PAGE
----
Agricultural employers across the United States report that competition for talent is fierce. When asked to rank their top HR challenges, “competing for talent” took the top spot. ‘Competition for talent’ was noted as the top reason employers plan to do more student and new graduate recruitment in 2022.
AgCareers.com asked employers how they would compete against other employers in recruitment. A “positive work culture” and “safe & healthy work environment” were their top methods to compete for talent. COVID emphasized the need for safe, healthy work environments, while company culture is also of strong importance to employers and candidates alike.
Employers taking part in the AgCareers.com HR Review said their top method to maintain or improve company culture was making sure employees had the right opportunities to use their own skills and abilities.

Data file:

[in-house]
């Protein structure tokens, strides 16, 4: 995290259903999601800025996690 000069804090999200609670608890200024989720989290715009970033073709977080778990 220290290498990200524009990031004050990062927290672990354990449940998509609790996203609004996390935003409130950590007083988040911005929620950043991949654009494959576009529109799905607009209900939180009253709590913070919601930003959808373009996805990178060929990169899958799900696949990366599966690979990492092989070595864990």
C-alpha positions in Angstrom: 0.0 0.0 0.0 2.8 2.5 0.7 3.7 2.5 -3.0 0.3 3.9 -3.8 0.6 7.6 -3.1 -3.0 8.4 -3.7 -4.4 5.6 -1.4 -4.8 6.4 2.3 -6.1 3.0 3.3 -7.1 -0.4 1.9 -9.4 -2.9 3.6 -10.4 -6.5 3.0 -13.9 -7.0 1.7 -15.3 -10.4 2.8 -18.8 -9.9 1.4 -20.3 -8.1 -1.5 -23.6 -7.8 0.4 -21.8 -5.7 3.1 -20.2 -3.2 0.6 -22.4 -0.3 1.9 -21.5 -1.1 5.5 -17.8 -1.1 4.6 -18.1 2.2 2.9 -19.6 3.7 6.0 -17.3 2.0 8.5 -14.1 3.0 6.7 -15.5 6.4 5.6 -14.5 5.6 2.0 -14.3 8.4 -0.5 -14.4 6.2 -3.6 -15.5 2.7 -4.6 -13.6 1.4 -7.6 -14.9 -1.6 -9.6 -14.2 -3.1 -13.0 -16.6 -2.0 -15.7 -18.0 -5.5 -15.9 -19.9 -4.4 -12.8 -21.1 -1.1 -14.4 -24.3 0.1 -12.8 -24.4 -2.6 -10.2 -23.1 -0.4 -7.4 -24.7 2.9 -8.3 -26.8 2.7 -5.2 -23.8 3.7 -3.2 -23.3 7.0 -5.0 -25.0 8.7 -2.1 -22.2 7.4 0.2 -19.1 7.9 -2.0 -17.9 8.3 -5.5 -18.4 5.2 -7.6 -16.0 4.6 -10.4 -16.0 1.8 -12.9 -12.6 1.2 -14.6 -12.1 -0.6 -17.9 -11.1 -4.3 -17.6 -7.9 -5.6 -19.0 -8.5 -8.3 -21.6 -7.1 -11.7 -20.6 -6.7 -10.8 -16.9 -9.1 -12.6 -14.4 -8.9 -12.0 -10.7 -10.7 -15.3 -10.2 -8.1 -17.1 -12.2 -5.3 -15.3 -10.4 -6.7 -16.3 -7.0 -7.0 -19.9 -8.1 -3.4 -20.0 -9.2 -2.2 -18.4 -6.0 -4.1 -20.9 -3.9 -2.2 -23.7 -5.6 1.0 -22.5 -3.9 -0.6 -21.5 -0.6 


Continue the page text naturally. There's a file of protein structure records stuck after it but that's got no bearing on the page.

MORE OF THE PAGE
Beyond competition, “recruiting difficulties” was the second most frequently listed challenge for agriculture employers. The low number of applicants was the biggest reason noted for recruiting difficulties (68%) followed by applicants’ lack of required skills (46%) and applicants’ lacking required experience (35%). Employers reported the most difficult levels to recruit for were hourly/non-exempt roles.
The great resignation
Employee retention was also high on employers’ lists of HR concerns. This should come as no surprise after all we’ve heard in the news about the current situation coined “The Great Resignation.” Agriculture is taking note; 60% of employers said their company will focus on employee retention practices in 2022.
The Agribusiness HR Review provides a range of human resource practices relevant to participating agribusinesses over the last 12 months. The annual Agribusiness HR Review survey, conducted by AgCareers.com, highlights various strategies used in both large and small ag businesses, across a variety of agricultural sectors, to win talent. Download a free copy of the full AgCareers.com 2021-2022 U.S. Agribusiness HR Review report.
The opinions of the author are not necessarily those of Farm Futures or Farm Progress.